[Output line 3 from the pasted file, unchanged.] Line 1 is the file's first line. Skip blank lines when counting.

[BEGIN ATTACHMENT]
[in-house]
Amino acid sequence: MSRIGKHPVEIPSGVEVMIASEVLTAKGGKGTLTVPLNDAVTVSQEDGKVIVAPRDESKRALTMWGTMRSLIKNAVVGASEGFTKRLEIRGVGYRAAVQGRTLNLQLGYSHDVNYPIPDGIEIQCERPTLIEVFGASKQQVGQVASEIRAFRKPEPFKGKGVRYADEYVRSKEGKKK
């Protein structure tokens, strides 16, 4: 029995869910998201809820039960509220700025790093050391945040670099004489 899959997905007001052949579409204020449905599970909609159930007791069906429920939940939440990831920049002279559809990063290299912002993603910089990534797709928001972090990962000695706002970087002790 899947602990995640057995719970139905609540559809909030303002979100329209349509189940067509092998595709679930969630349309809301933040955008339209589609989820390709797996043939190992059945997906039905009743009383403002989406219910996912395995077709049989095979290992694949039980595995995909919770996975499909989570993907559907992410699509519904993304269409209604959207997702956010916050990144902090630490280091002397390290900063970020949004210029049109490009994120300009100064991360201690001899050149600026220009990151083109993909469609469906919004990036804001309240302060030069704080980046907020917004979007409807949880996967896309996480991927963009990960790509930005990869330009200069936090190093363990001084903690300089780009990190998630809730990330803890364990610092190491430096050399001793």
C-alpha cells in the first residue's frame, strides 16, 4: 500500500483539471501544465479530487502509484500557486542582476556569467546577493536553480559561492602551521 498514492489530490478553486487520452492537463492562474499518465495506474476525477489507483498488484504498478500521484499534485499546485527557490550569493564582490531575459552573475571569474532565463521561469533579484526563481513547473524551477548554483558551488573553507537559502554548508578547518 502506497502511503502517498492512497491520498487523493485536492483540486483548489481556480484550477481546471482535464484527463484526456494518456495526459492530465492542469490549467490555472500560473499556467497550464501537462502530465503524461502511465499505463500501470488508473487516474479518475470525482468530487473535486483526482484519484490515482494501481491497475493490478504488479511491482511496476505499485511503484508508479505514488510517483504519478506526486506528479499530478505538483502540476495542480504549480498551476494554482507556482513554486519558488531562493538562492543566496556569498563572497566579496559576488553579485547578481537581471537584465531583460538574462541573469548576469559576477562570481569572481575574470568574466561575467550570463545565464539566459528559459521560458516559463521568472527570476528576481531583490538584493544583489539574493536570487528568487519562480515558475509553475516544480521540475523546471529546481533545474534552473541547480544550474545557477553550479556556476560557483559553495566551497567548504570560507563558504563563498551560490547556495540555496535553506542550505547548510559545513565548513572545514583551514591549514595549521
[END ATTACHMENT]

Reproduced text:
């Protein structure tokens, strides 16, 4: 029995869910998201809820039960509220700025790093050391945040670099004489 899959997905007001052949579409204020449905599970909609159930007791069906429920939940939440990831920049002279559809990063290299912002993603910089990534797709928001972090990962000695706002970087002790 899947602990995640057995719970139905609540559809909030303002979100329209349509189940067509092998595709679930969630349309809301933040955008339209589609989820390709797996043939190992059945997906039905009743009383403002989406219910996912395995077709049989095979290992694949039980595995995909919770996975499909989570993907559907992410699509519904993304269409209604959207997702956010916050990144902090630490280091002397390290900063970020949004210029049109490009994120300009100064991360201690001899050149600026220009990151083109993909469609469906919004990036804001309240302060030069704080980046907020917004979007409807949880996967896309996480991927963009990960790509930005990869330009200069936090190093363990001084903690300089780009990190998630809730990330803890364990610092190491430096050399001793």